In 2013, scientist Mark Post and food technician Peter Verstrate revealed the first cultured beef burger at a London press conference. It had taken them seven years and cost €250,000. Fortunately, the technology has since come a long way, and it looks like ‘cultivated meat’ is about to become commercially viable.
It is not just lab-grown meat whose time has come. Plant-based meats, designed to be indistinguishable from the real thing, have already hit the market. The popularity and demand for alternative meats are now causing them to go mainstream.
There are several reasons for the sudden surge in alternative proteins and meat substitutes. These include concerns about sustainability, health, water consumption, antibiotic resistance and diseases. In more recent years, two main factors have also come into play.
Climate change has led to global carbon targets being set, and given the resources used by the meat industry, something needs to change. Currently, the sector is responsible for forests being cleared, vast water consumption and around 15% of greenhouse gas emissions.
The COVID-19 pandemic has raised another major concern — zoonotic pathogens. These are diseases that are passed from animals to humans. They are on the rise as populations grow and the demand for meat rises. More land being cleared for agriculture would bring human populations ever closer to wild animals, increasing the chances diseases would jump the species barrier.
The technology needed to create meat substitutes is finally here, and the products are proving popular, driving demand and making headlines. But how far along the road to commercialization are they?
There have been replacements for meat products for decades, but they were aimed at vegetarians. The difference between a veggie burger and the emerging alternatives are the new products are designed to taste like meat and are primarily marketed at meat eaters.
These plant-based meats mostly avoid the issues of sustainability and scalability faced by traditional livestock foods. They are already commercially viable and sold globally in fast food outlets like Burger King, Subway, and KFC.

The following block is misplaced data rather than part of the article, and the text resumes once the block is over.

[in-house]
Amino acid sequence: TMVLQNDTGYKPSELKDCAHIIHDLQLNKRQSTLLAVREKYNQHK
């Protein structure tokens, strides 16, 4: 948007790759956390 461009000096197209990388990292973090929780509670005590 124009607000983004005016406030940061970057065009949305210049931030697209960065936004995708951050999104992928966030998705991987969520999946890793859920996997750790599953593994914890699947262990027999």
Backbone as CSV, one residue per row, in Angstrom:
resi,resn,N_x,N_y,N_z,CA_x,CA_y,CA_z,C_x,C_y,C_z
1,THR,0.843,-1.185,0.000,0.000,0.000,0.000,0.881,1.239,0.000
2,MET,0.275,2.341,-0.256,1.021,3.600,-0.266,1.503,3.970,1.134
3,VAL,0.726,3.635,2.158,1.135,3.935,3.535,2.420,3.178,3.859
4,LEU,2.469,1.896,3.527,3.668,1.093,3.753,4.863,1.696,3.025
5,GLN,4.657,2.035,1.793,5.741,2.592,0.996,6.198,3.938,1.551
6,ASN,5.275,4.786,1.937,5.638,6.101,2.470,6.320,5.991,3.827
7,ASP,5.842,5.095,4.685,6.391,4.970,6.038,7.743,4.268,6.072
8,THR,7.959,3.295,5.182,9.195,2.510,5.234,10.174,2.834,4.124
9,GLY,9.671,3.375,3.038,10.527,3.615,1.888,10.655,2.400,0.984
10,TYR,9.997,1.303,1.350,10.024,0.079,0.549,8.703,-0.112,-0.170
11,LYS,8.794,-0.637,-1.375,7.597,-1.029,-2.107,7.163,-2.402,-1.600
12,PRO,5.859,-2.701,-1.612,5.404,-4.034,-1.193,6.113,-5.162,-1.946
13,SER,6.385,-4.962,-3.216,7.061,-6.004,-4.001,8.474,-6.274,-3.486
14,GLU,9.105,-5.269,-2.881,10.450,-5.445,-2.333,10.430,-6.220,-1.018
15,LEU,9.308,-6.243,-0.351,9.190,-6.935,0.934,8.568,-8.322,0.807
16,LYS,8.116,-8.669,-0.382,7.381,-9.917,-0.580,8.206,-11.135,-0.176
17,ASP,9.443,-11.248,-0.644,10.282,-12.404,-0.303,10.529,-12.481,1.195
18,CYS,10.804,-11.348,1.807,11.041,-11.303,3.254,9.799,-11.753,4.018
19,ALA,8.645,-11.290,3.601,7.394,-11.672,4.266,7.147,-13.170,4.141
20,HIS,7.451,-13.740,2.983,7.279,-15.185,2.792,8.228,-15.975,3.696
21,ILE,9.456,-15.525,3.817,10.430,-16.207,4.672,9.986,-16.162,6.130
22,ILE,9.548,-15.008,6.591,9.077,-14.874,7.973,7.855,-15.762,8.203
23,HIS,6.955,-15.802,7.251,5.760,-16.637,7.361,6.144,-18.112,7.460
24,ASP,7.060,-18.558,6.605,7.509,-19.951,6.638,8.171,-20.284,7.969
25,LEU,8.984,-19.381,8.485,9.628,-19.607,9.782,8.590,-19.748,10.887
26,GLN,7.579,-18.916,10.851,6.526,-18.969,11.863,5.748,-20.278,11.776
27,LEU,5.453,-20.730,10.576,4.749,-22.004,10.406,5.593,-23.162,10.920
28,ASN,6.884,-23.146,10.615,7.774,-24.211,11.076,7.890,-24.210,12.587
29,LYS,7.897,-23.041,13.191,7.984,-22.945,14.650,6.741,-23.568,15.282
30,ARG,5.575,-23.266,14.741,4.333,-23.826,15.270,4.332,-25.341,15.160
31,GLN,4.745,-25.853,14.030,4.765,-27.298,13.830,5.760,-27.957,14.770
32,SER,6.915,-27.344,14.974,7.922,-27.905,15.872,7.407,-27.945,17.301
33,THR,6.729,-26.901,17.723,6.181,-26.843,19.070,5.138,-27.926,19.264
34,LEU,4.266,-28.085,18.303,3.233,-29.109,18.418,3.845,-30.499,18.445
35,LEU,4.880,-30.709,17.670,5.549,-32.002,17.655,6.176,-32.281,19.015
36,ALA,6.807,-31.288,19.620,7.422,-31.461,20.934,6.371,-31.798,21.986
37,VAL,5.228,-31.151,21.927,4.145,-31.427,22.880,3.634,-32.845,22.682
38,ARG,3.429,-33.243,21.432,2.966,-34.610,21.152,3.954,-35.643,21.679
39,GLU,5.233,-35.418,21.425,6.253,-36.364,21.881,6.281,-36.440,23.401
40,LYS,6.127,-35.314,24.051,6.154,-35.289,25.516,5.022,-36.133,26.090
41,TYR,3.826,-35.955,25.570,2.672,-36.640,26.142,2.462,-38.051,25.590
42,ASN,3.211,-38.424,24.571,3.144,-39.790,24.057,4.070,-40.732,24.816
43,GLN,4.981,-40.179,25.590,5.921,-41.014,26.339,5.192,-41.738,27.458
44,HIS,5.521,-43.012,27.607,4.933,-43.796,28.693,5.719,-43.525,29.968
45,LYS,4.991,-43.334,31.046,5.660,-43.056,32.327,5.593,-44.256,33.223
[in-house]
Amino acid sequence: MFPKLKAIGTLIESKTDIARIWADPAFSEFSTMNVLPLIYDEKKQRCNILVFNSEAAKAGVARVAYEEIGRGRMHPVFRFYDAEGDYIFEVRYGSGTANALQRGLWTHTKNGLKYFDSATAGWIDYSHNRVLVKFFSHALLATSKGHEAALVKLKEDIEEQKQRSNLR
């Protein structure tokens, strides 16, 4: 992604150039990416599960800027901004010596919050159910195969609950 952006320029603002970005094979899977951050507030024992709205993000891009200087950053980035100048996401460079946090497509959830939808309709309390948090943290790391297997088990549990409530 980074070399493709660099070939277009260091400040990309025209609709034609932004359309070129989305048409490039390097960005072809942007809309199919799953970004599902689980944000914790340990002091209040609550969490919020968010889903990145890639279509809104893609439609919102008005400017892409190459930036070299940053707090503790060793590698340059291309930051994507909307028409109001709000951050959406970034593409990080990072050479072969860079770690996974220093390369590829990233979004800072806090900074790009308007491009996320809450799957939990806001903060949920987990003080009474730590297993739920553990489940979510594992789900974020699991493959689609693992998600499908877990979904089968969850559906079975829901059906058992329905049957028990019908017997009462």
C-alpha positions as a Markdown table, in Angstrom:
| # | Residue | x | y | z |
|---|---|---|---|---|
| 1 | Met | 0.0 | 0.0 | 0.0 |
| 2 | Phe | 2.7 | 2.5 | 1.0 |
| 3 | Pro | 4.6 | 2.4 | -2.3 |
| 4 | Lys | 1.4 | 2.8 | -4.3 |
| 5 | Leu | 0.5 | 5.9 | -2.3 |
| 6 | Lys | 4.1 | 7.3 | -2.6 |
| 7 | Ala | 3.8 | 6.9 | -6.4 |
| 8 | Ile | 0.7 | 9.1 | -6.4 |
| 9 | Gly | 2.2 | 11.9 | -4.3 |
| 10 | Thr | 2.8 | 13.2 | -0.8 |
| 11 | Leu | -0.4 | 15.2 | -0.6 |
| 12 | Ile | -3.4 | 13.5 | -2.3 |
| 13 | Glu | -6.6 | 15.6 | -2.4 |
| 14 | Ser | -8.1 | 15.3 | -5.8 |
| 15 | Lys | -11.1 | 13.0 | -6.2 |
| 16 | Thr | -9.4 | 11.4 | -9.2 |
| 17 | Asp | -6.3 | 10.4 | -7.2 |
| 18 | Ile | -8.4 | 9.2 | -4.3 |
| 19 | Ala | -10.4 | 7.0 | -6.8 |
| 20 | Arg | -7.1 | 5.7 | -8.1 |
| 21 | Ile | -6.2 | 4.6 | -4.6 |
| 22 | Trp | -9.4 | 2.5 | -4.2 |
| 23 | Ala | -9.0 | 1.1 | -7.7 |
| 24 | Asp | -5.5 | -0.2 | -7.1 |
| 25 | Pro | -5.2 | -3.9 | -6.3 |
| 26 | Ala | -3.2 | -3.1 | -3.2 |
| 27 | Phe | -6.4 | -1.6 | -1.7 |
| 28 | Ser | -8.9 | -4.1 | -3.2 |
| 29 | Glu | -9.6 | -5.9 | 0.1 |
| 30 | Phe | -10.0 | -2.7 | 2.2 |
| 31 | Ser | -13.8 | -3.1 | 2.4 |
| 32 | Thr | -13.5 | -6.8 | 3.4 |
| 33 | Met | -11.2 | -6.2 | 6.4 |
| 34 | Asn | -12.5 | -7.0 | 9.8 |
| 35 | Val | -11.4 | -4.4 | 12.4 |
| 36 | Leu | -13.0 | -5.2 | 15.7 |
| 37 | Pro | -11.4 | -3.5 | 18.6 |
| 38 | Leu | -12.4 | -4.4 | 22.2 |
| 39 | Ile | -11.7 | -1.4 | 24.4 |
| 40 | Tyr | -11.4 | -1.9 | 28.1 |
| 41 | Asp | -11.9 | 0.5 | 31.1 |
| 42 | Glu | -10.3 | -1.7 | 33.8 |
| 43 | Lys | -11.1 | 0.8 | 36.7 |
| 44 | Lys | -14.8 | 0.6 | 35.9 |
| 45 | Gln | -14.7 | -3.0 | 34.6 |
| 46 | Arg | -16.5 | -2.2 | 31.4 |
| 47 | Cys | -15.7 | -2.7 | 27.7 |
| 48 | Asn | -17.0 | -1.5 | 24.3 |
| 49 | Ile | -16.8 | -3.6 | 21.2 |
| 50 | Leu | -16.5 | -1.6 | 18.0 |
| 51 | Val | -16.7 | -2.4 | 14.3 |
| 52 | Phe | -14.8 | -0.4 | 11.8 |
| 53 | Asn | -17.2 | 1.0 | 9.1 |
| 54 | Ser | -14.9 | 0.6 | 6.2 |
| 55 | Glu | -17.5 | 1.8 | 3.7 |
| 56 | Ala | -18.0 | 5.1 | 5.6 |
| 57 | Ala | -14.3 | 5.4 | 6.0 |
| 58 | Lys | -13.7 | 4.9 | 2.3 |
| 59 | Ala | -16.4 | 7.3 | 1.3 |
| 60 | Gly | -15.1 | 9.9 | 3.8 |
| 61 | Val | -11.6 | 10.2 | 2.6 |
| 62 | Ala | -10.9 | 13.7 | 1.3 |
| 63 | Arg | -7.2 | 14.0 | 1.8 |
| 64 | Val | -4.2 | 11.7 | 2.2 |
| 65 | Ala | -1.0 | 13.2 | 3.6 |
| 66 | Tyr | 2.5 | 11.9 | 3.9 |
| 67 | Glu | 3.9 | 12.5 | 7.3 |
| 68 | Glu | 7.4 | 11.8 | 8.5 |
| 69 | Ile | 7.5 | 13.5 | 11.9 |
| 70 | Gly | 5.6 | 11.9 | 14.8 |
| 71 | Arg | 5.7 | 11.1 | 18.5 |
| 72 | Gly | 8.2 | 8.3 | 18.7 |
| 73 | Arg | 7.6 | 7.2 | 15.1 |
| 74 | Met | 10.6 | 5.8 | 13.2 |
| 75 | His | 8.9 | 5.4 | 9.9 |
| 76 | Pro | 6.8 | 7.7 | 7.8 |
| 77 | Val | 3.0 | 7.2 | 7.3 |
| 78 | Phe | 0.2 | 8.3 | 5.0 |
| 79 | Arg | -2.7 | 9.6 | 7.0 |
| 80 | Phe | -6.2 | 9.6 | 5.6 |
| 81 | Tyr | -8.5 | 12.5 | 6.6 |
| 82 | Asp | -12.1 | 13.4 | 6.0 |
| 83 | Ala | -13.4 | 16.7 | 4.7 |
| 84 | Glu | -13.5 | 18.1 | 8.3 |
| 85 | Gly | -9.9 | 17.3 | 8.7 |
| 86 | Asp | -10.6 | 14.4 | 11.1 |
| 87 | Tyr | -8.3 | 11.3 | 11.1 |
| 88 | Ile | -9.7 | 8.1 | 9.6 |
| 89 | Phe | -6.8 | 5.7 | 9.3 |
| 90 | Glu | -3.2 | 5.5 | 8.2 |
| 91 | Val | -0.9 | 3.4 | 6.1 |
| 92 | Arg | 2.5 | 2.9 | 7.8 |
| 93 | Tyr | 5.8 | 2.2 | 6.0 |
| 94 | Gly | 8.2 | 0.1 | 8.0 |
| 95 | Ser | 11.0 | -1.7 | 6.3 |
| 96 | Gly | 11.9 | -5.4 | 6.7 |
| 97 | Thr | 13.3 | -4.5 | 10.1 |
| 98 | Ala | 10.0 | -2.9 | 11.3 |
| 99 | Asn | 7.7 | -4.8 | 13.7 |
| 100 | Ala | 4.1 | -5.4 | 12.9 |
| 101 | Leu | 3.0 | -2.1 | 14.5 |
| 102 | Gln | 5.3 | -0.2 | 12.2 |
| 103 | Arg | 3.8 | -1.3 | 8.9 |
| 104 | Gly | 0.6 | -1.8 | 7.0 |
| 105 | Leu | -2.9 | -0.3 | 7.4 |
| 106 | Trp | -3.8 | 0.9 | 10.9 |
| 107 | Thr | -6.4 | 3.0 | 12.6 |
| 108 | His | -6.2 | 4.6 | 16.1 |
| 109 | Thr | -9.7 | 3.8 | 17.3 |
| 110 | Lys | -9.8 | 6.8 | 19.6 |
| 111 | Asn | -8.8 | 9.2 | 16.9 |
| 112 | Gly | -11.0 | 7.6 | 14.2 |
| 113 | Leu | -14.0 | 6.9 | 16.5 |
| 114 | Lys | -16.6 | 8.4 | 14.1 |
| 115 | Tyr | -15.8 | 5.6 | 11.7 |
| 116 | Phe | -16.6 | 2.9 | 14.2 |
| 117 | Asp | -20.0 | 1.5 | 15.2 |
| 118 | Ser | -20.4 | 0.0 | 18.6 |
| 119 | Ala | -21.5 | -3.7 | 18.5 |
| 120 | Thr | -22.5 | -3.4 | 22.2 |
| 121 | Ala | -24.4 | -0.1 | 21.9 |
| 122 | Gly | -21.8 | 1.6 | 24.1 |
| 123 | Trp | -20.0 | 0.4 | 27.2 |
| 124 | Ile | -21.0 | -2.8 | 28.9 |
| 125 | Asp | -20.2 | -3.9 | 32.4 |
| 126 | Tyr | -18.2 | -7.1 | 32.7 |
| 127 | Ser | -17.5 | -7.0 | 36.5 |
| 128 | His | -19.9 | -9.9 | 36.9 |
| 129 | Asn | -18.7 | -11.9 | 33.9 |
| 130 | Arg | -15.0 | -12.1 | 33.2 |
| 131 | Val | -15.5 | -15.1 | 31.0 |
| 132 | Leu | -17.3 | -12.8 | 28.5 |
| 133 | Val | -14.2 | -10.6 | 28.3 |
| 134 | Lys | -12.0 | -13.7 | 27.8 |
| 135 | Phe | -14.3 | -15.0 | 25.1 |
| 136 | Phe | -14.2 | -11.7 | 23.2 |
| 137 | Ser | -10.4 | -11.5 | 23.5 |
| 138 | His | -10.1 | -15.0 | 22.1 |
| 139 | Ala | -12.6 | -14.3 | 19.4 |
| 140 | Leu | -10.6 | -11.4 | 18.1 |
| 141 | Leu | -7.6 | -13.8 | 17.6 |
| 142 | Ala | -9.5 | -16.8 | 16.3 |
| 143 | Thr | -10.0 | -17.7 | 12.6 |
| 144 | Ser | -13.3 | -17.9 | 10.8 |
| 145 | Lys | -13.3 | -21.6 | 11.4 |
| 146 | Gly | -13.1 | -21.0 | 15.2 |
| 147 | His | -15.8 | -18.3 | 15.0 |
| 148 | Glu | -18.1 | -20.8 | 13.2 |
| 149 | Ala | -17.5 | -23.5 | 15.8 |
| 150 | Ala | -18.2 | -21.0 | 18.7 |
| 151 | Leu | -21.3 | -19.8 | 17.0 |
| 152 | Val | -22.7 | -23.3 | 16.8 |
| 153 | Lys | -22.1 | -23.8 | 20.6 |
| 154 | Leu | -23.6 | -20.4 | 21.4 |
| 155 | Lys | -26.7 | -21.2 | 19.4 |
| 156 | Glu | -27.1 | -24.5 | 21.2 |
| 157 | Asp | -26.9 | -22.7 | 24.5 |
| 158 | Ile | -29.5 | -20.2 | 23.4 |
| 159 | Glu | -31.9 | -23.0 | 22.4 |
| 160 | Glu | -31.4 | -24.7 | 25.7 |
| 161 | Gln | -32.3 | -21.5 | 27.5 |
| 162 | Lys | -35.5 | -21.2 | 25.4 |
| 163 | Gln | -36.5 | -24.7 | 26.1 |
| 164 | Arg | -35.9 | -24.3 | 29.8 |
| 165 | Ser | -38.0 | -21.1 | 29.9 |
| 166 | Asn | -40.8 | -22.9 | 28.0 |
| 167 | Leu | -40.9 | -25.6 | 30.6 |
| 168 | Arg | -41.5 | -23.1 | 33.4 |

From a global perspective, such meat analogues lessen the environmental burden of animal agriculture. However, plant-based meat may not necessarily be healthy. While the products are generally higher in fiber and lower in cholesterol, they are still highly processed foods. Consequently, they can be high in sodium and, to mimic meat, may have additives, oils and thickeners.
This is why Pinduoduo, China’s largest agriculture platform serving 824 million customers, has teamed up with researchers from Singapore’s Agency for Science, Technology and Research to design and conduct a study into the nutritional impact of consuming these alternative proteins. The findings of the study would help consumers make more informed decisions, while giving manufacturers independent data to bench mark their products against.
Cultured meat (also known as cell-based) is further down the path to commercialization, though many of its proponents point to the rapid decline in prices compared to animal-raised meat.
The companies involved are almost at the point of commercial viability and are quick to show the benefits of their products. Future Meat, for example, points out that its cell-grown meat results in 80% fewer greenhouse emissions, 99% less land use, and 96% less freshwater use, while retaining 100% of the same nutritional value.
Another company a year or two from regulatory approval is Mosa Meat, whose team, led by Professor Mark Post, was behind the first cultured meat eight years ago. Their products are indistinguishable from conventional meat, even under a microscope.
The main issues Mosa Meat foresees is simply persuading people to get over the ‘ick’ factor and trying cell-based meat. After several surveys, they found acceptability varied from 20% to 90%, depending on the country, but say even 20% would be a great start.
Price and regulatory approval are the main hurdles at present. But Future Meat and Mosa Meat are just two of many players in the sector.
In December 2020, Singapore was the first in the world to approve Eat Just’s lab-grown “chicken bites” retailing at SGD$23. This is pricey for nuggets, but a considerable drop from the €250,000 price tag in 2013.
The adoption and switch to plant-based and lab-grown meats seem inevitable if people can’t give up burgers. As it stands, the planet simply won’t be able to meet future demand. Plant-based foods are already cheap and already on sale, and it seems only a matter of time before cultured meat catches up.
Join Maarten Bosch, CEO of Mosa Meat, and Yaakov Nahmias, founder of Future Meat, at Pinduoduo’s Food Systems Forum taking place on July 14-15. Register and secure your place for this online forum here.